Bad Habit #2 — Playing too much video games

How Can I Make This Harder? — After turning off your console, unplug all of the connected cords and put them in a backpack.

Bad Habit #3 — Hitting the snooze button and sleeping in

How Can I Make This Harder? — Place your alarm clock/phone on the other side of the room so that you have to force yourself out of bed to turn off the alarm. Since you’re already up and moving, you’ll be much more likely to start your day.

Bad Habit #4 — Procrastination

How Can I Make This Harder? — Lower the difficulty of your task. Commit to starting the task for only two minutes, and tell yourself that you are free to stop afterwards. Oftentimes, this initial momentum will carry you forward for another 20-30 minutes, or even a couple hours.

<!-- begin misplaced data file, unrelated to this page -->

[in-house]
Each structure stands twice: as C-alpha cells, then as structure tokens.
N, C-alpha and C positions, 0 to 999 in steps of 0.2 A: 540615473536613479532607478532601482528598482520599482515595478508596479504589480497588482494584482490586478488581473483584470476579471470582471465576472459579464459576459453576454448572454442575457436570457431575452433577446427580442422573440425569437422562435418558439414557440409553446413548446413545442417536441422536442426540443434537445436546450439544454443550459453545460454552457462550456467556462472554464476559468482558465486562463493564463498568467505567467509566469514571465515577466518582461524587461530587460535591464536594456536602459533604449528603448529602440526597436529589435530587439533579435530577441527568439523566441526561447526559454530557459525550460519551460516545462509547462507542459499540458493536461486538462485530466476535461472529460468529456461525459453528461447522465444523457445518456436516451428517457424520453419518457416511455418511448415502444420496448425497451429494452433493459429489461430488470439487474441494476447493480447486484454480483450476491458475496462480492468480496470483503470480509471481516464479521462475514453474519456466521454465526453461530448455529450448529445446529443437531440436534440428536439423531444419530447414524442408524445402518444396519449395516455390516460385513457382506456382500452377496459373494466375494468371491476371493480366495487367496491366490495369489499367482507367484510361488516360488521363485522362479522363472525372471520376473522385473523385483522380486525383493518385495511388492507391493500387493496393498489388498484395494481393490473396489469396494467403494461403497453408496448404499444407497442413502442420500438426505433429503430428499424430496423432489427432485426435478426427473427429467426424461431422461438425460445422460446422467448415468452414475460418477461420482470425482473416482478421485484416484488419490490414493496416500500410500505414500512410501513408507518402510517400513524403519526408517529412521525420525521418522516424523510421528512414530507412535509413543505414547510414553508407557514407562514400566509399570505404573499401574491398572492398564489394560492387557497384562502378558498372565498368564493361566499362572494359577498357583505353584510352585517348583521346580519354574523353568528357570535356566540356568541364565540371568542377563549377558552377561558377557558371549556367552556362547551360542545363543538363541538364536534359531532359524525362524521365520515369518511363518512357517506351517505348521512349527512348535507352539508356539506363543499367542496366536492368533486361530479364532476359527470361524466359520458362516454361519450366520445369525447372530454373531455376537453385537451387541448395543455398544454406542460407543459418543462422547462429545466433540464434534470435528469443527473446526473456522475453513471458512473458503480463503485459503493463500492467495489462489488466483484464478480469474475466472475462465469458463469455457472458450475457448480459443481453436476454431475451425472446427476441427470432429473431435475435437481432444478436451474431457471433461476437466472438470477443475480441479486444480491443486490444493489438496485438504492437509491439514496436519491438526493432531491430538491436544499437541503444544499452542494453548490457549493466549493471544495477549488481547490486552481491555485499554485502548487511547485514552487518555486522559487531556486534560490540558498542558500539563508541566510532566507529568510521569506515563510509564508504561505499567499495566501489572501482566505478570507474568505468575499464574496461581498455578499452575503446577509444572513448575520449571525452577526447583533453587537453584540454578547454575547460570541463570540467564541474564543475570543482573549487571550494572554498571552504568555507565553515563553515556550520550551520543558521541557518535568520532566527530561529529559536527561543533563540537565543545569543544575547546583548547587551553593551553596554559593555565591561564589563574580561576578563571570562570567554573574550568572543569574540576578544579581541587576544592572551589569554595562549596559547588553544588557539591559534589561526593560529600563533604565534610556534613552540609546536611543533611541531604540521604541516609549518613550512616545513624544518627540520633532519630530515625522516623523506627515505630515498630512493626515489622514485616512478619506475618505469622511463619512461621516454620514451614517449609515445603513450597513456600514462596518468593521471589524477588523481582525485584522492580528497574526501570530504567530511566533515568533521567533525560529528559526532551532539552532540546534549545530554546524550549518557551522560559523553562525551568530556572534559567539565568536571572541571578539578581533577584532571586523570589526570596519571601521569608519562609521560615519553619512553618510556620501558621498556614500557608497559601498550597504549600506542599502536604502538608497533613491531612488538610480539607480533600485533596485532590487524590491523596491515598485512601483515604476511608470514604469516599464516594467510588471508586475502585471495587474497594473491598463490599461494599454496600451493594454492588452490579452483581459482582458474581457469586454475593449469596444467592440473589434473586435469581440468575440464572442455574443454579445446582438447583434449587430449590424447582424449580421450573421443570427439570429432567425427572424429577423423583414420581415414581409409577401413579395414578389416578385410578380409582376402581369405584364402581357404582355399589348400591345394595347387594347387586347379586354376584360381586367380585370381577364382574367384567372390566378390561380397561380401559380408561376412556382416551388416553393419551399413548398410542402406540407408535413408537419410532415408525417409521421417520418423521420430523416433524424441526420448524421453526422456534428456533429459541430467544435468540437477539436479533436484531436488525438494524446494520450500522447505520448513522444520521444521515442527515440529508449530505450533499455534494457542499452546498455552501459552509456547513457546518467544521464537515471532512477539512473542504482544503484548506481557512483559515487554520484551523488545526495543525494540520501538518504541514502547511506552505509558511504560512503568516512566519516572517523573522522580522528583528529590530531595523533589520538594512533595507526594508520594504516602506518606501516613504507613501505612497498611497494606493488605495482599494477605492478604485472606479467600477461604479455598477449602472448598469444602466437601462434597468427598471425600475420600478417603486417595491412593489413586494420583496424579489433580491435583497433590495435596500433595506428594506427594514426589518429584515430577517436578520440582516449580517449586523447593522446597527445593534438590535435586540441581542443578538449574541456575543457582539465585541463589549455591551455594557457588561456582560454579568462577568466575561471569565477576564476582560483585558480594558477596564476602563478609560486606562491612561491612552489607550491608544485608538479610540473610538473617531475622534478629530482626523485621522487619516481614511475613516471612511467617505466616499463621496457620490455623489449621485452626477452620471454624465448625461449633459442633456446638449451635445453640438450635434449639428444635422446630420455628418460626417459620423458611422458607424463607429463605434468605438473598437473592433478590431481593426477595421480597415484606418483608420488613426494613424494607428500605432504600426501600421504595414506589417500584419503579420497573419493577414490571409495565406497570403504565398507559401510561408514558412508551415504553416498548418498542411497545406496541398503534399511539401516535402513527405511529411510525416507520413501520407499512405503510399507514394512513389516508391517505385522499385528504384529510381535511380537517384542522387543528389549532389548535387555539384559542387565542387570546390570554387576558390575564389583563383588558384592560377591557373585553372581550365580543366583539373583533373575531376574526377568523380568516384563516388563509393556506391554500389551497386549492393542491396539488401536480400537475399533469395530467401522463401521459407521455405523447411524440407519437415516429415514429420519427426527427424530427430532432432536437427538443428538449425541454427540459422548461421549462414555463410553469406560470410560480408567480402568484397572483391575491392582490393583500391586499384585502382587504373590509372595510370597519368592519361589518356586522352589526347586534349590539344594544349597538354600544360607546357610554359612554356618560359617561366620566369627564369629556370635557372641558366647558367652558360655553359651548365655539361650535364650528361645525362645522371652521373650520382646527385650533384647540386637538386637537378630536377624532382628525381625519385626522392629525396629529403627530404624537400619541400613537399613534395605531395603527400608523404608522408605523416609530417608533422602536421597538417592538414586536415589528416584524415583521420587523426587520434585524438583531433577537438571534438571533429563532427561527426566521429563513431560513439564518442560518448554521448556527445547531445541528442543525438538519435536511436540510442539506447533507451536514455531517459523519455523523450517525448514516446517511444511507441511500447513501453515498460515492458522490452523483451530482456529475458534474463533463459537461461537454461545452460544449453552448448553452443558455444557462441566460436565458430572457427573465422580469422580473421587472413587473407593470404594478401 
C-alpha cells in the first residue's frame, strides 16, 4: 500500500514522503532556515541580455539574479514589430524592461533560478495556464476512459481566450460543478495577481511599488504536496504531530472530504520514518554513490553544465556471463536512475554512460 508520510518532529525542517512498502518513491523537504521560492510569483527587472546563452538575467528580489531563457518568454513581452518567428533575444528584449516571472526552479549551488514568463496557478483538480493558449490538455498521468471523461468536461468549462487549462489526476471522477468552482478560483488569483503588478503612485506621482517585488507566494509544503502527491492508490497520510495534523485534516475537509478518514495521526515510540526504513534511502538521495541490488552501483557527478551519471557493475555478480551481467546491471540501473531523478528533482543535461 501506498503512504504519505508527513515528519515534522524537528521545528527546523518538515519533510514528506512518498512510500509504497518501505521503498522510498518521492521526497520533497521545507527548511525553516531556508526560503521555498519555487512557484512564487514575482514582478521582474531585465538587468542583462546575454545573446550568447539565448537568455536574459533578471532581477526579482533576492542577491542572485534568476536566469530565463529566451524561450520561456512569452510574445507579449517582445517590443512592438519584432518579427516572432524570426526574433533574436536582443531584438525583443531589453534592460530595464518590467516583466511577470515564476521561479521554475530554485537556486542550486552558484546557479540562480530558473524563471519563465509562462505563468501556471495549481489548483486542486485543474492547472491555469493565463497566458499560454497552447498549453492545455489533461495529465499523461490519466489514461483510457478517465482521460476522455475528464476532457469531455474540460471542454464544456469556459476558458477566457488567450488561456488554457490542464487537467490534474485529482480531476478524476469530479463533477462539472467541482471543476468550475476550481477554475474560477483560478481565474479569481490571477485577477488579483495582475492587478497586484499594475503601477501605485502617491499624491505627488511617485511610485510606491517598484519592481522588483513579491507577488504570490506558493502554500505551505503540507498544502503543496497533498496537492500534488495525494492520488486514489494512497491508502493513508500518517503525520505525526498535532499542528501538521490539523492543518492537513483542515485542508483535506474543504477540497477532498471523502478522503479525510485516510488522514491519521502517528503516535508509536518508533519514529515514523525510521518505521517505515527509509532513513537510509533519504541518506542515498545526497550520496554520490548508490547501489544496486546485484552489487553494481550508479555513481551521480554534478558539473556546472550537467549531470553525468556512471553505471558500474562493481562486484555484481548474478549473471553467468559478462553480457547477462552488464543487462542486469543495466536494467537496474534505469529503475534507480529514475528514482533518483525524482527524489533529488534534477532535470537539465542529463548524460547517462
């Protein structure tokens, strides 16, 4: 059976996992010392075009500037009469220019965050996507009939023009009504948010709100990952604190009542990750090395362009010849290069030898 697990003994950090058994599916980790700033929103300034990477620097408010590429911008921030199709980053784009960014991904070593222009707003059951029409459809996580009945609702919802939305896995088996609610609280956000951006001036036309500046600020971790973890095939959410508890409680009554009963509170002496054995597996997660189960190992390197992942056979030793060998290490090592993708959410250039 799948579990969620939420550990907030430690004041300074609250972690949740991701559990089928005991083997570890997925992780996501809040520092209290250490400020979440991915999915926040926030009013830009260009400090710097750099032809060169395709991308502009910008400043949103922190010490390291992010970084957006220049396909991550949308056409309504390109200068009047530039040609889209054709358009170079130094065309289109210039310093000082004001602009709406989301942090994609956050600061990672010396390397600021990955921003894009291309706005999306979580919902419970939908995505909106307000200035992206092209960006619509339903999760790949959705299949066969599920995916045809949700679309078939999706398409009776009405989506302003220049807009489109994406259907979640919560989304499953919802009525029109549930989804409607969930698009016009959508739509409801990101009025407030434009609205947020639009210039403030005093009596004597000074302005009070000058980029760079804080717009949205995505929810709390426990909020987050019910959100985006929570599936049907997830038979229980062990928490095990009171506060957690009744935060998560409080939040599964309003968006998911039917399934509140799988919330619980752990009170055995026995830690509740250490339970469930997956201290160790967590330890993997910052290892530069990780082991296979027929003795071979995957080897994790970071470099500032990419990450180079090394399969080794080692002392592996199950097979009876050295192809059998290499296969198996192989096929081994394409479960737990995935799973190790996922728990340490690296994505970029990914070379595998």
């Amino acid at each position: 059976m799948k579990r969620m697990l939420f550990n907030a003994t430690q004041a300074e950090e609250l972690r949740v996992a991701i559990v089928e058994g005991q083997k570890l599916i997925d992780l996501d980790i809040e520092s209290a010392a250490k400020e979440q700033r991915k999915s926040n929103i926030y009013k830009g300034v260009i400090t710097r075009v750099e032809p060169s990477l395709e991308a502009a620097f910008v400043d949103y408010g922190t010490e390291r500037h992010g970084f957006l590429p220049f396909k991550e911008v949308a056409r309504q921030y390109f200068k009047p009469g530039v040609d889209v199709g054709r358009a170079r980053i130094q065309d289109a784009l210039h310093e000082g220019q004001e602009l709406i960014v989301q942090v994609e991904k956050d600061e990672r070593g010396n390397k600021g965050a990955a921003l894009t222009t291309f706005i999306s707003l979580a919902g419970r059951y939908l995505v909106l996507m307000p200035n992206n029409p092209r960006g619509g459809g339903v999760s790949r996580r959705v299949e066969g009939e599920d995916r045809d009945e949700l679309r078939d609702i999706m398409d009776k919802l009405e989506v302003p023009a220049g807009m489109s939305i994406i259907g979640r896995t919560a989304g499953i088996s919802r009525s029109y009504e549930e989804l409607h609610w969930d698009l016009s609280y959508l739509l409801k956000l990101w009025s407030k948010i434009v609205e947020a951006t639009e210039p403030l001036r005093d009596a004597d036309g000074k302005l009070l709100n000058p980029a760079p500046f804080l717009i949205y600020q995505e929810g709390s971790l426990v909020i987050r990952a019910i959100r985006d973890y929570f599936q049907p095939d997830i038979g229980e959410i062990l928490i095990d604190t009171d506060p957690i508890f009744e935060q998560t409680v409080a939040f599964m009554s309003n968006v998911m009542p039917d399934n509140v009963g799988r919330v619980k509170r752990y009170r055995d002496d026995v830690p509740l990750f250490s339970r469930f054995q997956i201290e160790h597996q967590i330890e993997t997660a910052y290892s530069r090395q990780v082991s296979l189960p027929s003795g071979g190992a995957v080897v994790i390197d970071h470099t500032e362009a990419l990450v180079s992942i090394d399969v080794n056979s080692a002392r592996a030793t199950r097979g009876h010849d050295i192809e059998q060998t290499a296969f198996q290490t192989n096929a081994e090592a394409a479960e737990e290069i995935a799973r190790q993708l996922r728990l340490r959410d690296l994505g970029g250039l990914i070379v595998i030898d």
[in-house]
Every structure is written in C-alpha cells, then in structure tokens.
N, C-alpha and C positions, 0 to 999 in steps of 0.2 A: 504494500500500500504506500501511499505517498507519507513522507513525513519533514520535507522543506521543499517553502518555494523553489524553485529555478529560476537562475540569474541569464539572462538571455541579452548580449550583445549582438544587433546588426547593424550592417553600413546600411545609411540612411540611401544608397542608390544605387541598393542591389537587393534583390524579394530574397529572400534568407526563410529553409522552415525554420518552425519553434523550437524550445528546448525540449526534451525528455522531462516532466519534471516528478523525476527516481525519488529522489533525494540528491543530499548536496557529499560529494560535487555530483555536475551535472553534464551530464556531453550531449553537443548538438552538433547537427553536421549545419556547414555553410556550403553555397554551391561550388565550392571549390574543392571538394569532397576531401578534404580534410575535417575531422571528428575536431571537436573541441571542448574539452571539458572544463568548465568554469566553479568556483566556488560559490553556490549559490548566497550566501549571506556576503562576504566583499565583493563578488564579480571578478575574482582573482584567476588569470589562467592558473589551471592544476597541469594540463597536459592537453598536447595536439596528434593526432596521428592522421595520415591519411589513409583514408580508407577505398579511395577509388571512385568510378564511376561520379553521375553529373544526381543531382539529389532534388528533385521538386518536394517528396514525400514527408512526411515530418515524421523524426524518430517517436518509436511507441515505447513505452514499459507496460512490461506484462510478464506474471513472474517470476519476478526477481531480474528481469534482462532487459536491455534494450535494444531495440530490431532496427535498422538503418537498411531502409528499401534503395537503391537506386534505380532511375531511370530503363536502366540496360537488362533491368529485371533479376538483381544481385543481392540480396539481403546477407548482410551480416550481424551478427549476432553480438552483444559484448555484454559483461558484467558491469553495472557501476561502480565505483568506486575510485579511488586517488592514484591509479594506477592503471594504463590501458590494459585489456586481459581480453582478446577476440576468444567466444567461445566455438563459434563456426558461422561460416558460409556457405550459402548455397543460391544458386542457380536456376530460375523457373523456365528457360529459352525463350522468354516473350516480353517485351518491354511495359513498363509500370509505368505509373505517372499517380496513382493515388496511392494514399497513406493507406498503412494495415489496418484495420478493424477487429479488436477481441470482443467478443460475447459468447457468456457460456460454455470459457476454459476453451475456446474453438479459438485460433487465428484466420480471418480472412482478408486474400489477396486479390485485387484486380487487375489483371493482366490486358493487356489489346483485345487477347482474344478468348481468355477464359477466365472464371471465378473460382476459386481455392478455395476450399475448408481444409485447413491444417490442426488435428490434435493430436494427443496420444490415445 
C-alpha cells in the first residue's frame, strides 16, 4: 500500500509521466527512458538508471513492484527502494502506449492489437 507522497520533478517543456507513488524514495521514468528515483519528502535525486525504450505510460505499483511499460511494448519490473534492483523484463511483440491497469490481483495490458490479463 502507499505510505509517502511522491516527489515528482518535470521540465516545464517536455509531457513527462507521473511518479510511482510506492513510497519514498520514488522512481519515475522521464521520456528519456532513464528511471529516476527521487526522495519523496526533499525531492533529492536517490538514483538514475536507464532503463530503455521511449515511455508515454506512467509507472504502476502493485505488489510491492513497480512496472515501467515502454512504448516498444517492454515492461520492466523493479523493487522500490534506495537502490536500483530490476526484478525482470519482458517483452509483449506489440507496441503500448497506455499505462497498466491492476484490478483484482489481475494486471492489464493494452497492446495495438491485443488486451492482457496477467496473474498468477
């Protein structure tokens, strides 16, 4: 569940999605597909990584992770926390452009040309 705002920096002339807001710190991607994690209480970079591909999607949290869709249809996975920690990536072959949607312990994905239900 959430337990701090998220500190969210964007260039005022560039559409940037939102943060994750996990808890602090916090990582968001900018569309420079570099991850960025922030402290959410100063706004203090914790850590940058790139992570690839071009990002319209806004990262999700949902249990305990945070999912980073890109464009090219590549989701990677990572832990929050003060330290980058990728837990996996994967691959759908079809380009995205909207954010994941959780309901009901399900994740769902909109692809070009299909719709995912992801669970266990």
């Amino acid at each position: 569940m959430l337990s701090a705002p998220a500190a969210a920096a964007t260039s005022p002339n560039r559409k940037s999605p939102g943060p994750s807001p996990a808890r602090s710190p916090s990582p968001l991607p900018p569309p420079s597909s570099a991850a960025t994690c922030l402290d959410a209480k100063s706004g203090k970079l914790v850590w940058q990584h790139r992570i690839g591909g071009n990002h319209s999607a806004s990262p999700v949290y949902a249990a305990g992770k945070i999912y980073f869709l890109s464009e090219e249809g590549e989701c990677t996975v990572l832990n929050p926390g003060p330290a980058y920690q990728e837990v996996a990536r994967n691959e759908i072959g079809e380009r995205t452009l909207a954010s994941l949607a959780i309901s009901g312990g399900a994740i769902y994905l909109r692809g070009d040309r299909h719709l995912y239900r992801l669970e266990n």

Bad Habit #5 —  Watching Netflix late at night instead of going to sleep

How Can I Make This Harder? — As you start to wind down for the night, put the remote to the TV downstairs in a drawer. If you’re watching on a computer, put your computer in a backpack and put the backpack in a cabinet.


Final Note


The theme here is the same, if you want to break a bad habit, simply increase the friction associated with the behavior.

Your brain is always looking for the path of least resistance, which is why we develop bad habits develop in the first place.

However, you can completely flip the script on your bad habits by designing your environment in a way that sets you up for success. That’s how to use laziness to your advantage instead of letting it ruin your life.